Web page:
22nd March Mexico 10

Next day I headed north, to Campeche which is, apparently, due south of New Orleans. Nothing much to see on the way but I liked Campeche. Walked around the town in the first evening and watched a musical fountain

Parked up in the tourist office car park. Here's the view from my parking spot

There's something to be said for this boondocking. I'll bet most people in expensive hotels don't get that view from their bedroom window. Walked and drove around the town in the morning, visiting various museums, mostly fascinating, then got the front disk brake pads replaced. Similar stunt to before, I got driven around to a couple of places to find the pads, I paid cash, got a 20% discount because it was a garage order. The garage owner pocketed the invoice for the pads, didn't give me a receipt when I paid his bill. No problem for me but it doesn't take a financial genius to work out that, used correctly, that's a pretty good method to minimise your tax bill. I got change from $20 when I bought the pads, the labour charge was $15. Wow! I wanted the rear brakes checking but it was too late so I arranged to go back in the morning and went to a crummy sound and light display and parked up again in the tourist office car park.

I don't know what exactly the garage did in the morning. Well, actually I do know what they did, I just don't know why! He took out the half shafts to take out the back wheels and get to the brakes. Anyway after 3 hours he seemed happy everything was OK, I paid the bill, $25, and continued on to Edzna, a Mayan city. My photos don't do it justice so you don't get to see them. Bit it was an amazing place. I carried on to the sound and light display at Uxmal, that was good. I'd read that you could park overnight for a nominal fee. I asked and was told $10. I didn't count that as nominal, just to park overnight, so drove to the end of the road and parked for free in a pull off opposite a hotel. It rained and rained during the night, I'd left my centre windows open, and a few things like sheets and seat cushions and my clean shirt got wet. They're dry now.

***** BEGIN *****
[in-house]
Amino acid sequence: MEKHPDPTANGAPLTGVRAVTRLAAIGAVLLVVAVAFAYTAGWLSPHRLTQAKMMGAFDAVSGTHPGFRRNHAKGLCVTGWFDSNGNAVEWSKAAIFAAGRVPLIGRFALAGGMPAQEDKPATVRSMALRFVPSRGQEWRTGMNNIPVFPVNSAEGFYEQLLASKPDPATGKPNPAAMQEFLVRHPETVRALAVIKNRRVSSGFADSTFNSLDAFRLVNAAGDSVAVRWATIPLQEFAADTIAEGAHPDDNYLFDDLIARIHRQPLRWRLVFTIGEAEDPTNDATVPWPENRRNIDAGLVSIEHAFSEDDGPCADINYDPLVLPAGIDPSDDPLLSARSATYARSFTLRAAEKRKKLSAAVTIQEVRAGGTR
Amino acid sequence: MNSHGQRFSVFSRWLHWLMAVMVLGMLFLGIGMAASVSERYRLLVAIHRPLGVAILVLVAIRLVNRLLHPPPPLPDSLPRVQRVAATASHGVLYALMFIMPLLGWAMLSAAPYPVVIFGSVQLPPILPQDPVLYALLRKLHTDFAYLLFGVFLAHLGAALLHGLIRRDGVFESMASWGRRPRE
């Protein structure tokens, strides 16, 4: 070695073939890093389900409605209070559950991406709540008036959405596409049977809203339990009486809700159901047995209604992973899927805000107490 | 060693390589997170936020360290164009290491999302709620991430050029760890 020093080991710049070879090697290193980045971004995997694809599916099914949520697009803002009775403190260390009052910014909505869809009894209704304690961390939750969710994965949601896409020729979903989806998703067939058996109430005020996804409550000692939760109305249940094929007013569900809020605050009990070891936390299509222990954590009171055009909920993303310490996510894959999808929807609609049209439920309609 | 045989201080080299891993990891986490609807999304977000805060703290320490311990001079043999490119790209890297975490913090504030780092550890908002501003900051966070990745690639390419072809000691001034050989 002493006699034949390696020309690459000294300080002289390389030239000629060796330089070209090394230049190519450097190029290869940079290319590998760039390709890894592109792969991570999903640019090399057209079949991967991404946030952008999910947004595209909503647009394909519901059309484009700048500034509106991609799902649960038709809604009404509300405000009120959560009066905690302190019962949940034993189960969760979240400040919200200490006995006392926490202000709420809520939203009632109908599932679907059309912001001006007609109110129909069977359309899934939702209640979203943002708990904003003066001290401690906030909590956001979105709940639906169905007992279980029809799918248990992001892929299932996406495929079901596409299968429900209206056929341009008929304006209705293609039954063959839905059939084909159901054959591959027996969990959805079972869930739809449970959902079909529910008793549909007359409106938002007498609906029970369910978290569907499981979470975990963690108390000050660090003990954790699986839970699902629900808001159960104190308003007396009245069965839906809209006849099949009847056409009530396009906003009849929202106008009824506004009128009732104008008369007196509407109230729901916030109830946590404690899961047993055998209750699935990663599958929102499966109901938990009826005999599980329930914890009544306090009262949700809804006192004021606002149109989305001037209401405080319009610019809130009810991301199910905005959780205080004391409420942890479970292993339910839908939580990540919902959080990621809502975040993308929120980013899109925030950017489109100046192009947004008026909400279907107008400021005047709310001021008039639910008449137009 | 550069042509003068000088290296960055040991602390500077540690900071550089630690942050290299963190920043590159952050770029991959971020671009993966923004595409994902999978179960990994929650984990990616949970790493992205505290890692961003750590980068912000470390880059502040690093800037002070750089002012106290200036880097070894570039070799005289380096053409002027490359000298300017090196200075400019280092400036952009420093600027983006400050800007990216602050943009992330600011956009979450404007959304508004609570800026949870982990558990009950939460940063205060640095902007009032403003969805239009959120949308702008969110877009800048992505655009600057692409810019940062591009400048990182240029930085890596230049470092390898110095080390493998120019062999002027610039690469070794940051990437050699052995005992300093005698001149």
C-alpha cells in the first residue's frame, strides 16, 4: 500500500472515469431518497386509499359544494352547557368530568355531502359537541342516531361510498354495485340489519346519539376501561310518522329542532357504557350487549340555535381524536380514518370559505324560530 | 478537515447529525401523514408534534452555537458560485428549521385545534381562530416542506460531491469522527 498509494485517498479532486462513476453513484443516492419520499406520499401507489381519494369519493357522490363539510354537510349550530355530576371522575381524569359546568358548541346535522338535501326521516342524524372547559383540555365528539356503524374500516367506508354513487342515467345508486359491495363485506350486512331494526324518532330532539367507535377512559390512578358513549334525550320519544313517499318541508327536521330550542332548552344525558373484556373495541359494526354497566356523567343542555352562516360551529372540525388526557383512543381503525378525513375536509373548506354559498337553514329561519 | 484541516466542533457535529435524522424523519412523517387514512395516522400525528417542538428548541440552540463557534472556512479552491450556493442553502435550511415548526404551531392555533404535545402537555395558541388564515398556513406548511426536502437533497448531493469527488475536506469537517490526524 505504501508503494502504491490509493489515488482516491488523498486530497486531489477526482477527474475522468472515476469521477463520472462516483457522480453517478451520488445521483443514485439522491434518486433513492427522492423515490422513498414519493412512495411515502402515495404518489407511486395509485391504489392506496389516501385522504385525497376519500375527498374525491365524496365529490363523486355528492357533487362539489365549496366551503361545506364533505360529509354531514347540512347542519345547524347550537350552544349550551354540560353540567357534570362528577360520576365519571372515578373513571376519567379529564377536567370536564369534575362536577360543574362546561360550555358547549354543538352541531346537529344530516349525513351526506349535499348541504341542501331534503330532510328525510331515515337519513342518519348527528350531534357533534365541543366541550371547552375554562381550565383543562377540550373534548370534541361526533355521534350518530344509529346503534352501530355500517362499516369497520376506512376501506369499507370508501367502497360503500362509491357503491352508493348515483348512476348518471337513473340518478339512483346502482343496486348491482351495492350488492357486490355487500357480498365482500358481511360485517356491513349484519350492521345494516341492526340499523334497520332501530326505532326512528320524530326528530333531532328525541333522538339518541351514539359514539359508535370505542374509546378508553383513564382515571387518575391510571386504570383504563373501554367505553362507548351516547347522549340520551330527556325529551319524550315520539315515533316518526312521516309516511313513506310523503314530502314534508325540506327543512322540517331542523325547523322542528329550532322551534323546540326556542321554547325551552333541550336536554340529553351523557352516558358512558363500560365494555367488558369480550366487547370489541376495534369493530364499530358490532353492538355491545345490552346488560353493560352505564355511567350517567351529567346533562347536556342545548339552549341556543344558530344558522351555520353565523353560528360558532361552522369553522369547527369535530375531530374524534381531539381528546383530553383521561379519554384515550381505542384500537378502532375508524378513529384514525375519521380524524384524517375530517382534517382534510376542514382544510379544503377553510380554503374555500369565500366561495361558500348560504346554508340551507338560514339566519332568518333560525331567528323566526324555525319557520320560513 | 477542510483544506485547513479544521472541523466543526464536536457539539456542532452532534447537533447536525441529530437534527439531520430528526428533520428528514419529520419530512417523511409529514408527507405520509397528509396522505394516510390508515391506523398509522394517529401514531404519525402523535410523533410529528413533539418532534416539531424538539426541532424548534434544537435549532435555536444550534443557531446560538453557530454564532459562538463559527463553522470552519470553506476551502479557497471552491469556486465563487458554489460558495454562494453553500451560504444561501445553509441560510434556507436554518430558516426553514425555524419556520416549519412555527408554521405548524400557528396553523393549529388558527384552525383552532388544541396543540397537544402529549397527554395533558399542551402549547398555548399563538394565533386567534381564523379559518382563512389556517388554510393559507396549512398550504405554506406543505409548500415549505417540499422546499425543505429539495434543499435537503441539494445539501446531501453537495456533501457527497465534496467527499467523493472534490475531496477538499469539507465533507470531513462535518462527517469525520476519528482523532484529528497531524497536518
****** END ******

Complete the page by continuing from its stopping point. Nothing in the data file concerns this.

Uxmal was great. I walked round and round in the morning, went back to the van for lunch, then walked round again. My legs were nearly dropping off I'd done so much walking..

My photos are not doing the place justice. The size of the buildings, the size of the blocks used, the height of the buildings, the size and quantity of the intricate mosaics, my photos cannot show the scale of the things. You'll have to come here and see for yourself.

Pyramid del Adivino

This is the doorway at the top of those steps.


Skull and crossbones!

There were lots of people there. Most noticeable were the French, both by their numbers, bus loads of them, and the fact that they never stopped talking. Of course the French are into culture. Maybe that's why I am here, I've been exposed to the French systems....

So on to Kabah. This is most notable by the almost bizarre way masks of the rain god Chac are repeated over and over again on the front of one building

The round bits are the eyes, the squarish section in between, slightly lower, is where the curved nose has broken off.

There are 5 sections like this, around 300 masks in total. Below is the only one that is more or less complete

So I am now in the Kabah car park, with permission to stay the night. "No problem" the guardian said when I asked. I think he said stay a month if you want but I'm not sure about that!

Best regards

David Barker

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